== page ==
Aphrodite, after conveying AEneas to a place of safety, fled, herself, faint and bleeding, to the mountains, where, after ascending to the region of mists and clouds, Iris, the beautiful goddess of the rainbow, came to her aid. Iris found her faint and pale from the loss of blood; she did all in her power to soothe and comfort the wounded goddess, and then led her farther still among the mountains to a place where they found Mars, the god of war, standing with his chariot. Mars was Aphrodite's brother. He took compassion upon his sister in her distress, and lent Iris his chariot and horses, to convey Aphrodite home. Aphrodite ascended into the chariot, and Iris took the reins; and thus they rode through the air to the mountains of Olympus. Here the gods and goddesses of heaven gathered around their unhappy sister, bound up her wound, and expressed great sympathy for her in her sufferings, uttering at the same time many piteous complaints against the merciless violence and inhumanity of men. Such is the ancient tale of AEneas and his mother.

At a later period in the history of the war, AEneas had a grand combat with Achilles, who was the most terrible of all the Grecian warriors, and was regarded as the grand champion of their cause. The two armies were drawn up in battle array. A vast open space was left between them on the open plain. Into this space the two combatants advanced, AEneas on the one side and Achilles on the other, in full view of all the troops, and of the throngs of spectators assembled to witness the proceedings.

A very strong and an universal interest was felt in the approaching combat. AEneas, besides the prodigious strength and bravery for which he was renowned, was to be divinely aided, it was known, by the protection of his mother, who was always at hand to guide and support him in the conflict, and to succor him in danger. Achilles, on the other hand, possessed a charmed life. He had been dipped by his mother Thetis, when an infant, in the river Styx, to render him invulnerable and immortal; and the immersion produced the effect intended in respect to all those parts of the body which the water laved. As, how ever, Thetis held the child by the ankles when she plunged him in, the ankles remained unaffected by the magic influence of the water. All the other parts of the body were rendered incapable of receiving a wound.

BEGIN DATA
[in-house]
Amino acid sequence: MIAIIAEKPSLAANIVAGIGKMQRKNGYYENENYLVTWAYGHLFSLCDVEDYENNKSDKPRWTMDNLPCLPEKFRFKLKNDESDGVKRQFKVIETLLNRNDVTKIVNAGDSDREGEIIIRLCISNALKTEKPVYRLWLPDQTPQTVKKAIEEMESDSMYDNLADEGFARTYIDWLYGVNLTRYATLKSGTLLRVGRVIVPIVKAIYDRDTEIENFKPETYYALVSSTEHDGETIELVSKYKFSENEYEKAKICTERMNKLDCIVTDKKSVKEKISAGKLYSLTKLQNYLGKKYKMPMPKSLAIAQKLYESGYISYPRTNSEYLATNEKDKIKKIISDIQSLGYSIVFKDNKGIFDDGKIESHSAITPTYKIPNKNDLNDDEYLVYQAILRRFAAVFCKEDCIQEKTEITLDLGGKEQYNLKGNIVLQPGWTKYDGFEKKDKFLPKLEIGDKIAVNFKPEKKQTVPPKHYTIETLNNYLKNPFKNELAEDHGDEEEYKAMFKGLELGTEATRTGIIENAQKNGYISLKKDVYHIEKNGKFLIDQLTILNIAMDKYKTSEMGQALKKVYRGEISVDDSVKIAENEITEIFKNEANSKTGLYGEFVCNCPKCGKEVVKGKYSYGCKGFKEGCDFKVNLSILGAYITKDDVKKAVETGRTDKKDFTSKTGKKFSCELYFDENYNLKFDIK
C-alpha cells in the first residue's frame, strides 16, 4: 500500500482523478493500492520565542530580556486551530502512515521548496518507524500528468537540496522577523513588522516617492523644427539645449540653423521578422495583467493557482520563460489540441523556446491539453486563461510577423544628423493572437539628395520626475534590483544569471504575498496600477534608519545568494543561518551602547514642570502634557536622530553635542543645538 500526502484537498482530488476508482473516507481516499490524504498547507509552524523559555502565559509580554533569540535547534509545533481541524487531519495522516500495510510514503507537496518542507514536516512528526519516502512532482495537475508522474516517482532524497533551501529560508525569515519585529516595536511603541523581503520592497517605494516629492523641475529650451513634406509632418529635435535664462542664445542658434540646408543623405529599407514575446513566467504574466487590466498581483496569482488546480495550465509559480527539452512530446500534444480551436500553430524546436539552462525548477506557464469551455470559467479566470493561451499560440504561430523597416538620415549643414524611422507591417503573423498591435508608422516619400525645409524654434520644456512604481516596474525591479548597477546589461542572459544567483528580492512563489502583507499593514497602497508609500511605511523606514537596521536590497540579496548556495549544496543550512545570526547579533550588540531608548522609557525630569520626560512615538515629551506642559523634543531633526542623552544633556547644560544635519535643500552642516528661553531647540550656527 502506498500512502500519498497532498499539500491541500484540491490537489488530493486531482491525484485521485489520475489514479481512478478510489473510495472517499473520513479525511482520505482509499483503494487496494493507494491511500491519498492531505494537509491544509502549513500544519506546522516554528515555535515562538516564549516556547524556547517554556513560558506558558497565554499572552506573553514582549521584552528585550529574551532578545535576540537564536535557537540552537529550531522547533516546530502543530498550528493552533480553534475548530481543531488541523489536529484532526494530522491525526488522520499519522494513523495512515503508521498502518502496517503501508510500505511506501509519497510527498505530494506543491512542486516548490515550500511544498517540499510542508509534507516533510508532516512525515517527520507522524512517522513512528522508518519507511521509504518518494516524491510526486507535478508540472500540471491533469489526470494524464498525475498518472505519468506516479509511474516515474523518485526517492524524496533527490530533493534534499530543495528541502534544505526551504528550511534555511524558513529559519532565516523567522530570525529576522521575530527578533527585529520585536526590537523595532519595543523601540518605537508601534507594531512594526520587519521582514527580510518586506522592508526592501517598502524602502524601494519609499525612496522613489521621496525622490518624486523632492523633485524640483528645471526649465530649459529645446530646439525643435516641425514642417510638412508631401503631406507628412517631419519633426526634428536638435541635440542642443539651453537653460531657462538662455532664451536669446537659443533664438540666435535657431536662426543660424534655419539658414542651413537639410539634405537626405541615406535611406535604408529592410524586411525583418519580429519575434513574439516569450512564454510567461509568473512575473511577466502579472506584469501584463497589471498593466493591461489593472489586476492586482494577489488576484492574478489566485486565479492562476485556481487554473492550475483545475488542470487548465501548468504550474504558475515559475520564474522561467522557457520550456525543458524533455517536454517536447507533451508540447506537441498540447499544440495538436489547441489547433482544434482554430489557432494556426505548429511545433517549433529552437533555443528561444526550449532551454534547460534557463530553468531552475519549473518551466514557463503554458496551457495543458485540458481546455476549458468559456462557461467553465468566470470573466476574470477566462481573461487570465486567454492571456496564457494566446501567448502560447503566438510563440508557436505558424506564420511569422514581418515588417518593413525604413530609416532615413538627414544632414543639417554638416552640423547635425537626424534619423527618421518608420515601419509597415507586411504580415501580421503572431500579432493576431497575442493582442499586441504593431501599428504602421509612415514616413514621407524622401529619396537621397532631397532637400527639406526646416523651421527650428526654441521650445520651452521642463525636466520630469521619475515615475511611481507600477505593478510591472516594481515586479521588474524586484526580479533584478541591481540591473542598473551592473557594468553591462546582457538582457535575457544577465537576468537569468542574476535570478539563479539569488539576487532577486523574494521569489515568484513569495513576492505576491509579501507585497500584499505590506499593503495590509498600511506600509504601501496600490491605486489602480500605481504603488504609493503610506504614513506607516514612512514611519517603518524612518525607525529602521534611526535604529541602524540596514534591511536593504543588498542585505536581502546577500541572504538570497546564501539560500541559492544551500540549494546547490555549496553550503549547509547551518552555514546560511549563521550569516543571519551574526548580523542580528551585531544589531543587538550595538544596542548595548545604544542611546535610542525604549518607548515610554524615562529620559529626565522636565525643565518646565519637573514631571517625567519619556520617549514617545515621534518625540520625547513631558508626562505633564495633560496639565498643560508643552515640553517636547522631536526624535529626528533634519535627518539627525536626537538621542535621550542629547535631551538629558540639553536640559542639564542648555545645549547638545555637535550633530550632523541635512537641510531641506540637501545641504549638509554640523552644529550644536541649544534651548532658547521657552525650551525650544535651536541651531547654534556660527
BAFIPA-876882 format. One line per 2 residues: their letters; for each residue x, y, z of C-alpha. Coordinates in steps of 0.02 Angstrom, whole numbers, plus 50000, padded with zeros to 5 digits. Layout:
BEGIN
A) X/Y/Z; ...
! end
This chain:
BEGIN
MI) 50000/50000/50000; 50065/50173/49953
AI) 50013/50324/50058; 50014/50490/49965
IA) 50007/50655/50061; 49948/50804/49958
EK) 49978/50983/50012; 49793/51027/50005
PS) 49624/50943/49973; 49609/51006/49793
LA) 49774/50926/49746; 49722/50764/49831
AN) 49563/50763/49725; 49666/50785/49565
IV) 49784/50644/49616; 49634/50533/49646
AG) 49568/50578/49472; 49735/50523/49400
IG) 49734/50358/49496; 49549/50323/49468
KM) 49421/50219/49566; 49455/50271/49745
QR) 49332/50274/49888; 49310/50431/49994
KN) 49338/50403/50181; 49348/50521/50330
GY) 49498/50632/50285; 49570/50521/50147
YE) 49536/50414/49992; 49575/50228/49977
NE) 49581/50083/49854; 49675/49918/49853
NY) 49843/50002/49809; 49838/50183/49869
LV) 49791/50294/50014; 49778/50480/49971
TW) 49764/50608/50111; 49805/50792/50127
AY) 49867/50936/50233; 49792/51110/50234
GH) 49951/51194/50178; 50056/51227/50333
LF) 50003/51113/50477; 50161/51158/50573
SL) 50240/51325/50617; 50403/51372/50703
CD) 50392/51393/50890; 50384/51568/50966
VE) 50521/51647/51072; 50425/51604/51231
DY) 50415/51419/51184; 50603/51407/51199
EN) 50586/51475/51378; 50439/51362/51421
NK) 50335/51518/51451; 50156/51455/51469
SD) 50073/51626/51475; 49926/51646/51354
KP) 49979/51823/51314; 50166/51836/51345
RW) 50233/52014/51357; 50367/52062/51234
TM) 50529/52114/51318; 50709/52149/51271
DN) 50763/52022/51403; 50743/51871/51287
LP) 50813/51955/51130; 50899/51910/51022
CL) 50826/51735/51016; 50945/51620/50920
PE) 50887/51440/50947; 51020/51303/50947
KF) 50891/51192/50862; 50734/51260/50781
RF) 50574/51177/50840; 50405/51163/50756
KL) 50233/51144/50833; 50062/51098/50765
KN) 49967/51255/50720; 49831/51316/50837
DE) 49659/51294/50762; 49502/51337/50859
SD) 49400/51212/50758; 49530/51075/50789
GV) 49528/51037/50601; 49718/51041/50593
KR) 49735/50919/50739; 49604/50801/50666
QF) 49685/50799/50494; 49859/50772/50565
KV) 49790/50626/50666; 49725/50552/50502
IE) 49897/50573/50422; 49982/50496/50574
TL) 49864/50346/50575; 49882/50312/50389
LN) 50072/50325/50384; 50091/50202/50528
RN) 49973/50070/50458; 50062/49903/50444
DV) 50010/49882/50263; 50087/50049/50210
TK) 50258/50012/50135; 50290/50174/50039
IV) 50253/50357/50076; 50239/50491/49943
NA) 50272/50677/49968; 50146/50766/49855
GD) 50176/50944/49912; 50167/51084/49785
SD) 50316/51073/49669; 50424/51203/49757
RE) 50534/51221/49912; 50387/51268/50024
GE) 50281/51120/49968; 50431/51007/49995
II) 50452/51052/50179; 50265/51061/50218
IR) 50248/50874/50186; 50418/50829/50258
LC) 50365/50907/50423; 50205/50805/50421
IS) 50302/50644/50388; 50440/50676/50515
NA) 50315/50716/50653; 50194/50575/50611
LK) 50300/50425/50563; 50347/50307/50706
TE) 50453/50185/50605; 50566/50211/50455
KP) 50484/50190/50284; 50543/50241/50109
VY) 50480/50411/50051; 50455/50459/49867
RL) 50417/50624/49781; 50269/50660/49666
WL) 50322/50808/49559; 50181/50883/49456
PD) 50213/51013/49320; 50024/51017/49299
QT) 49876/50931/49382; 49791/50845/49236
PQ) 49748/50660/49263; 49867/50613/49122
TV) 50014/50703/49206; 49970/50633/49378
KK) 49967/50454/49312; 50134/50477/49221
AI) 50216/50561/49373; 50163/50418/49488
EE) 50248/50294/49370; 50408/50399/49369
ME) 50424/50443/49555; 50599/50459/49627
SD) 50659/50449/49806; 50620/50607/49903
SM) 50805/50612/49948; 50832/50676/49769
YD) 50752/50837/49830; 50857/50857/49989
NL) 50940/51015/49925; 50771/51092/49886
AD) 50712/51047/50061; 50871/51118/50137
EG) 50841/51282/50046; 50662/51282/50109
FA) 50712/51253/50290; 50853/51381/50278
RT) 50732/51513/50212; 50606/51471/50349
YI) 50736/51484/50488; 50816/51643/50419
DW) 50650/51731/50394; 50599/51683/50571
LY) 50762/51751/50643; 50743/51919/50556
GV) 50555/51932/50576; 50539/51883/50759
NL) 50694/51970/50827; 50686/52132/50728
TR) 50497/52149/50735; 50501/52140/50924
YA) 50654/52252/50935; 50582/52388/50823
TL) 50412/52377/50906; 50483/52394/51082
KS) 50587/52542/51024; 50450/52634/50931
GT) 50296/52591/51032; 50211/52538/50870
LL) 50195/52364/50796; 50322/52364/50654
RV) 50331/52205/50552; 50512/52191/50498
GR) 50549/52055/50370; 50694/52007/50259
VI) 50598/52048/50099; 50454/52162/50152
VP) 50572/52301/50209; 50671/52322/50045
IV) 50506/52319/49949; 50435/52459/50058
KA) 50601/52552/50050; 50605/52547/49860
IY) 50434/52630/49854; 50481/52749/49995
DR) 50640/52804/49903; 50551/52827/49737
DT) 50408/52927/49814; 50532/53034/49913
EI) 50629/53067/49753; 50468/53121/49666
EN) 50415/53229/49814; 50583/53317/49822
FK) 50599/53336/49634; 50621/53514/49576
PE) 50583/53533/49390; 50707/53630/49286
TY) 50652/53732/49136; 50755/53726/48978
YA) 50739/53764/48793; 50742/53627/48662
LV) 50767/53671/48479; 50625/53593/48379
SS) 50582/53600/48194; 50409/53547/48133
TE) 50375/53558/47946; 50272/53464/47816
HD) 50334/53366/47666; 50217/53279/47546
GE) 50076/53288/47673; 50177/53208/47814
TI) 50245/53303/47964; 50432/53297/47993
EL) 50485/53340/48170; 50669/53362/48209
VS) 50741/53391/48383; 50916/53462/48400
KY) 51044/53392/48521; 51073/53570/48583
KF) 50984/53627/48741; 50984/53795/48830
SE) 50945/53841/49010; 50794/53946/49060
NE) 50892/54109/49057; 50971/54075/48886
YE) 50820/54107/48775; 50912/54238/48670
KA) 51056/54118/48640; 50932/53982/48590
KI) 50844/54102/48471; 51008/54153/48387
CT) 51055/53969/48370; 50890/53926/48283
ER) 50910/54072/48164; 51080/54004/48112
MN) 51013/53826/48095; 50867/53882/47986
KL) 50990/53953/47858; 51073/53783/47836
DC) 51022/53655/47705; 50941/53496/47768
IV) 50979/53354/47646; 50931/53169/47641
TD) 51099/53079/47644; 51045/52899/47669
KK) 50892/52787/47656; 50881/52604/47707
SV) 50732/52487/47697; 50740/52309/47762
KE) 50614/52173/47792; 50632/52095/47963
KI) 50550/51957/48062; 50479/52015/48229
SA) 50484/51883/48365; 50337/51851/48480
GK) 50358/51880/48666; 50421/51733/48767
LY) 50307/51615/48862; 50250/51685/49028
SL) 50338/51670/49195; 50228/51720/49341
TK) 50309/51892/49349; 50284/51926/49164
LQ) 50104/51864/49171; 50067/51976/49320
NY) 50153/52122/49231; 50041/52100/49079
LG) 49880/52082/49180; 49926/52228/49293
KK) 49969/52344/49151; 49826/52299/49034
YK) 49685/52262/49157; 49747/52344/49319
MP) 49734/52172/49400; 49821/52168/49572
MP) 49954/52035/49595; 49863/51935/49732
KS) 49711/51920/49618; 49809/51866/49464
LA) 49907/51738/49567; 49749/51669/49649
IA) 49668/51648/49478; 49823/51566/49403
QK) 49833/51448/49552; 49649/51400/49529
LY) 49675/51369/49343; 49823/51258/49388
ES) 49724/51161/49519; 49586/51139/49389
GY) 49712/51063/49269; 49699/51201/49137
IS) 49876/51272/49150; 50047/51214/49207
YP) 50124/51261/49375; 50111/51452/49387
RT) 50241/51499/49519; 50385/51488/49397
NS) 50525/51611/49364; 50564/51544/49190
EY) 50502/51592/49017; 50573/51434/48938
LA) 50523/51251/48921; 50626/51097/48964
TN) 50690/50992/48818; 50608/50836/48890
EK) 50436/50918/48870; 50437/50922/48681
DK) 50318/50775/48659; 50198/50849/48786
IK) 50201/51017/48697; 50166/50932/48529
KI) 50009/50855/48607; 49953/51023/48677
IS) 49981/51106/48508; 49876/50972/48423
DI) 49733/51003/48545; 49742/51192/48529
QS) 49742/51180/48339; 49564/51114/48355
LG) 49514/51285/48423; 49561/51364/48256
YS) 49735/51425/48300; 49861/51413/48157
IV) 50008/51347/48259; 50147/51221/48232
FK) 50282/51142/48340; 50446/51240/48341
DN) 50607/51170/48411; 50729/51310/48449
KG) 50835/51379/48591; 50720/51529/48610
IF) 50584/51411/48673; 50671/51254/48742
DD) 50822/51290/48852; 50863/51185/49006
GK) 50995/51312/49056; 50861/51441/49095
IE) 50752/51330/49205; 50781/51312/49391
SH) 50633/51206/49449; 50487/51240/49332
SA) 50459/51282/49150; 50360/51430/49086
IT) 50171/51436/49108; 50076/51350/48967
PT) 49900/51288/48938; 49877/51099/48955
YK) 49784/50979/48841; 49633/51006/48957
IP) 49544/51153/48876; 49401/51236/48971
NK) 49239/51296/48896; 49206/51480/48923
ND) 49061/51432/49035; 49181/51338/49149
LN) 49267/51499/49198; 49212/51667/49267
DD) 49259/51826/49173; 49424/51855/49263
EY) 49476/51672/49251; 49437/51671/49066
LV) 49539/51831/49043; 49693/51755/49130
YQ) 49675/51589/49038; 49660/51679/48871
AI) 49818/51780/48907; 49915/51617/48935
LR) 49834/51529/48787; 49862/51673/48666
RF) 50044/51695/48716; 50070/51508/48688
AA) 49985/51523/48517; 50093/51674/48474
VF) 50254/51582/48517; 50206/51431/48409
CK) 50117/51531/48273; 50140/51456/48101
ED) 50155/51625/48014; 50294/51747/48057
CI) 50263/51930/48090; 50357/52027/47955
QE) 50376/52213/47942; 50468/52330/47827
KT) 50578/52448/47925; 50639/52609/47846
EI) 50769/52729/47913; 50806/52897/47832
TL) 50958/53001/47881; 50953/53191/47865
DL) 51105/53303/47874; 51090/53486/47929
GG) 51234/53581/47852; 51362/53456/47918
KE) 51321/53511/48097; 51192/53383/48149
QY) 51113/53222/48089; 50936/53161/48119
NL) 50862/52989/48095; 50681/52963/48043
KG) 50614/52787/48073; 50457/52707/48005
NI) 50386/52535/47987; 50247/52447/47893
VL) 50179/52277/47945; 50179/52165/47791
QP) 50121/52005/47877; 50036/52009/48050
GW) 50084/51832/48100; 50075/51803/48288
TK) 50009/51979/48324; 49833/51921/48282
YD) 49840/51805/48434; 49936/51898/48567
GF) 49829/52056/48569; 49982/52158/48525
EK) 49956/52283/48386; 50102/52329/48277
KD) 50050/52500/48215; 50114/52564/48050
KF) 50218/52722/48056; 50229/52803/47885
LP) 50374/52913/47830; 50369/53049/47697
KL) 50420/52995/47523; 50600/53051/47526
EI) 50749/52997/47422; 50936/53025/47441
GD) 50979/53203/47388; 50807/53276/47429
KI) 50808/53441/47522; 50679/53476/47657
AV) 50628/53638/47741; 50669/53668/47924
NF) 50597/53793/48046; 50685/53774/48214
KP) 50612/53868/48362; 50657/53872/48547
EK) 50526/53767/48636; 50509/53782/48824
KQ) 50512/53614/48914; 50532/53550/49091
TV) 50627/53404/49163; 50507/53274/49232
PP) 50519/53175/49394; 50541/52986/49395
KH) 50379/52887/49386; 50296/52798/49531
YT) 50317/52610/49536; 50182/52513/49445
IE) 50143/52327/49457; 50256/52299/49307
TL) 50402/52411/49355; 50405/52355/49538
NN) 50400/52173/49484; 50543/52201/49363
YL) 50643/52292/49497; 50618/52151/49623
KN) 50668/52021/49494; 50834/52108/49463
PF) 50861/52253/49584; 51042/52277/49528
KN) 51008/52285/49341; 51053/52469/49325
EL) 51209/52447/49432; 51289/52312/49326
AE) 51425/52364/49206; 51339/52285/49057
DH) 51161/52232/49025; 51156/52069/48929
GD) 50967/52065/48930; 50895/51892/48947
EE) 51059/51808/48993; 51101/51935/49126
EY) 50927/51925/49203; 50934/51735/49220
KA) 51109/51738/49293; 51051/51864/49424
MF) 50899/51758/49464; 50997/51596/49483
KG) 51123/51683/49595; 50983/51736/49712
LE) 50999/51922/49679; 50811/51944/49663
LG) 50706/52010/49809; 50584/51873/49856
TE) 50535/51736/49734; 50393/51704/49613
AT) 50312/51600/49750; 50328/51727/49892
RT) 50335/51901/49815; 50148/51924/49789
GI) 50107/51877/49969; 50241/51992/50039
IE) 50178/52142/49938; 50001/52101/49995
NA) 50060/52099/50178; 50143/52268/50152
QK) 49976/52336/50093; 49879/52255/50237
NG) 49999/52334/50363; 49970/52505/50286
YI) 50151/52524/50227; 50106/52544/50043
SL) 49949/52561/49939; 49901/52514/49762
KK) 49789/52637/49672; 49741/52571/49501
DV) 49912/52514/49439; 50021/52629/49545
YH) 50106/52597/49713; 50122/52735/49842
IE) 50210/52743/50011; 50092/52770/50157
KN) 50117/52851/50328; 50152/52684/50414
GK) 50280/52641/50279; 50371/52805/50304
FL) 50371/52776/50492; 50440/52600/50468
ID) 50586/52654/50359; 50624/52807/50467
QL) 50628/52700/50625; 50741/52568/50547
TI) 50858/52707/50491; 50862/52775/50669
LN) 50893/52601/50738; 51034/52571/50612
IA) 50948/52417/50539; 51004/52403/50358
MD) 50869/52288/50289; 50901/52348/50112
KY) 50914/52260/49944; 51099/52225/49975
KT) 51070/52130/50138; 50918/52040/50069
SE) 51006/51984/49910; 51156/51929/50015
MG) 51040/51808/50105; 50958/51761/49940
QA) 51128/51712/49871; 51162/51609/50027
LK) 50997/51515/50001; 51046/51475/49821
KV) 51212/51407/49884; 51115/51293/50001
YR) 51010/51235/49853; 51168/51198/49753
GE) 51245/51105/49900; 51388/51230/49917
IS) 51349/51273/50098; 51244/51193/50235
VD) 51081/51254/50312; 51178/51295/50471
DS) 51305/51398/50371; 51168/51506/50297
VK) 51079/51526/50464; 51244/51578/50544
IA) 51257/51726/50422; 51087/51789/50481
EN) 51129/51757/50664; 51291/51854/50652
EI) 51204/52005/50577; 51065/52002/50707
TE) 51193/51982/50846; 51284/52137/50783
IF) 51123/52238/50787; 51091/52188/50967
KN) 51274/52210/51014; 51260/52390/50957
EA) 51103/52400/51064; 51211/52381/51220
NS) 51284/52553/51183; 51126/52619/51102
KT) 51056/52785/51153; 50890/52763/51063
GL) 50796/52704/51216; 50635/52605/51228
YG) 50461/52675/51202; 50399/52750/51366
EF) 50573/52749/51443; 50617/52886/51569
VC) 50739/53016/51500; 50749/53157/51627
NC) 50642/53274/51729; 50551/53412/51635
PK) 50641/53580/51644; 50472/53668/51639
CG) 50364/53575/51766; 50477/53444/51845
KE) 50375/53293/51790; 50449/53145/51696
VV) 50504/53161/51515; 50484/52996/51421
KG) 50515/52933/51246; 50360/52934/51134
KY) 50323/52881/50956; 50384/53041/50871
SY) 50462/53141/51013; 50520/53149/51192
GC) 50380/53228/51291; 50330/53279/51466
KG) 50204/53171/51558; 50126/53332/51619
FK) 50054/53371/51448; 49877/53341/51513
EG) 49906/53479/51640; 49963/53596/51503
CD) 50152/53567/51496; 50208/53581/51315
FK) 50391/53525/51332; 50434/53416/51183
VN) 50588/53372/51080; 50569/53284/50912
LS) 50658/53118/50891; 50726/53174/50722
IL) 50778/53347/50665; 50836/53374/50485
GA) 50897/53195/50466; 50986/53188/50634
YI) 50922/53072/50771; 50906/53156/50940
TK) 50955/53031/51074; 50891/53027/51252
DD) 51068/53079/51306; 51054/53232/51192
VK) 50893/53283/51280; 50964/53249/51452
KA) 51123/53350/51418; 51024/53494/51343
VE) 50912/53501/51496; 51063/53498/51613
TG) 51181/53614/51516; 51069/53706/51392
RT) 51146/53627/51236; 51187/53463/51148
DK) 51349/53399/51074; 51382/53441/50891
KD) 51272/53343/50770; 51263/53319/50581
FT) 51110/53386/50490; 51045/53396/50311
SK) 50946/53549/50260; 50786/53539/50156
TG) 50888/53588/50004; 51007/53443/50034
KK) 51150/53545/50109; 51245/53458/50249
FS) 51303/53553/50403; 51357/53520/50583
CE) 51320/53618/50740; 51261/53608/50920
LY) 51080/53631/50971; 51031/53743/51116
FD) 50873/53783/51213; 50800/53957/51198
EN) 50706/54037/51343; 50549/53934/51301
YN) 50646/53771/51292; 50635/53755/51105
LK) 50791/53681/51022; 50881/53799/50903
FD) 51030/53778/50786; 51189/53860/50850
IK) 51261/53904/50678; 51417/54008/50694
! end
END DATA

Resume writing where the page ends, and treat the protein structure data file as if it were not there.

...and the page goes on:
Achilles had a very beautiful and costly shield which his mother had caused to be made for him. It was formed of five plates of metal. The outermost plates on each side were of brass; in the centre was a plate of gold; and between the central plate of gold and the outer ones of brass were two other plates, one on each side, made of some third metal. The workmanship of this shield was of the most elaborate and beautiful character. The mother of Achilles had given this weapon to her son when he left home to join the Greeks in the Trojan war, not trusting entirely it seems to his magical invulnerability.

The armies looked on with great interest as these two champions advanced to meet each other, while all the gods and goddesses surveyed the scene with almost equal interest, from their abodes above. Some joined Venus in the sympathy which she felt for her son, while others espoused the cause of Achilles. When the two combatants had approached each other, they paused before commencing the conflict, as is usual in such cases, and surveyed each other with looks of anger and defiance. At length Achilles spoke. He began to upbraid AEneas for his infatuation and folly in engaging in the war, and especially for coming forward to put his life at hazard by encountering such a champion as was now before him. "What can you gain," said he, "even if you conquer in this warfare? You can never be king, even if you succeed in saving the city. I know you claim to be descended from the royal line; but Priam has sons who are the direct and immediate heirs, and your claims can never be allowed. Then, besides, what folly to attempt to contend with me! Me, the strongest, bravest, and most terrible of the Greeks, and the special favorite of many deities." With this introduction Achilles went on to set forth the greatness of his pedigree, and the loftiness of his pretensions to superiority over all others in personal prowess and valor, in a manner very eloquent indeed, and in a style which it seems was very much admired in those days as evincing only a proper spirit and energy,—though in our times such a harangue would be very apt to be regarded as only a vainglorious and empty boasting.